I see articles all over the web that say: Money saving tip – Plant your own garden!  Gardening tools, supplies, compost, fertilizers, mulch, seeds, plants, water, etc…  all generally cost money.  Your time is also money.  The time spent gardening is time you could be doing something else that you will have to give up to garden.

If you can say yes to these 5 questions, then jump in and have fun!  If you say no to these questions then you may want to second think your garden idea.  I’m not saying that it couldn’t or wouldn’t work, but you might not get a good return on your investment of time, energy, and money.  At that point, gardening is no longer frugal.  It is more cost effective to buy your veggies at the farmer’s market or grocery store.

Frugal tip of the day:  If you are overwhelmed by the idea of gardening, start small and plant high dollar items, such as herbs and unique veggies.  An herb garden can be as small as a 2’x3′ plot or a few nicely sized containers.  You’ll make your initial investment back quickly by never having to pay $2.25 for 3 sprigs of basil again!

Tutorial: Making Foaming Hand Soap

Tuesday, March 30th, 2010

I always thought foaming hand soap was too fru-fru for me.  I had tried a few of my friends nice smelling foaming hand soap and thought I would give it a try.  Well, I didn’t like my hands smelling like flowery cucumbers, so it sat in my bathroom forever.

Having a baby changed my mind real quick on foaming soap.  It is a million times easier to use to wash his hands than bar soap or plain old liquid soap with a pump.  When my fru-fru foaming soap ran out this week I was dreading paying another $3.50 for SOAP.  I researched online and came up with a foaming hand soap recipe!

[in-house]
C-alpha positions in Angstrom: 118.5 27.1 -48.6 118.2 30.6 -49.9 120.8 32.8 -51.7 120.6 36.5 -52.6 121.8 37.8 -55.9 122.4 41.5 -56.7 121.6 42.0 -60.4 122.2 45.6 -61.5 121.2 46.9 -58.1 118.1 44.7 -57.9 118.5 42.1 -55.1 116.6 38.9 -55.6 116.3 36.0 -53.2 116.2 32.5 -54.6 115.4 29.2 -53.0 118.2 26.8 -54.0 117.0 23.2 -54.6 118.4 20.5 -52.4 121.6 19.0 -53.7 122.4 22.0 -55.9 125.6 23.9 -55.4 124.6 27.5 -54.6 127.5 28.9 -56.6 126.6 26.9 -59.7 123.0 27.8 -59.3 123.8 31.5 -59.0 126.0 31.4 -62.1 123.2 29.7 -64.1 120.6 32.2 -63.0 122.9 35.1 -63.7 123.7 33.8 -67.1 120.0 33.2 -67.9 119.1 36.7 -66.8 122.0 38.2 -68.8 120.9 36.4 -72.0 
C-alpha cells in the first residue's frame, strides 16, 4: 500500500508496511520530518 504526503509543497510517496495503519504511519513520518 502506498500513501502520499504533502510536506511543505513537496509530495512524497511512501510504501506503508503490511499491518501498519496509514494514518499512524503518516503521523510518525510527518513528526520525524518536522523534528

1 Empty foaming handsoap dispenser
Clear liquid handsoap

For this experiment I cleaned out the foaming dispenser until clear water ran through the pump.

I used a ratio of 1/5 liquid soap to 4/5 water.  This dispenser was 8.5 oz.  I guessed that the pump took up an 1/2 an ounce of space.  I divided 8 by 5 to get 1.6 ounces of soap.  Subtracting 1.6 from 8 I needed roughly 6.4 ounces of water.

Remove the pump and add the water to the empty bottle first.  Next pour in the liquid soap.  By adding the water first bubbles will be minimized.  Twist on the pump and shake gently to mix the soap into the water.  (NOTE: The pump was about 1/2 an ounce larger than I expected, ergo the excess spilled all over the counter.)

I used the same method to fill an ordinary liquid soap dispenser as a control.

The ordinary pump produced no foam, just watered down soap.

The foaming pump actually produced soapy foam!

The results side by side.

I washed my hands with the foaming soap and it worked like a charm.

Provided that you have an empty foaming soap dispenser, the cost of this recipe was rougly $0.30.  That’s a steal!

Things to remember:

1) Do not use moisturizing liquid soap.  It can clog up the pump.
2) The ratio of water and soap may vary depending on the pump style.  Use more or less until you find something that works.
3) If the pump gets clogged after a bit, pumping vinegar through the dispenser should clear it up.

I will report back in a month to see how the soap and dispenser held up.

Frugal tip of the day: Need I say it?  Make your own refills for pennies instead of buying a new bottle.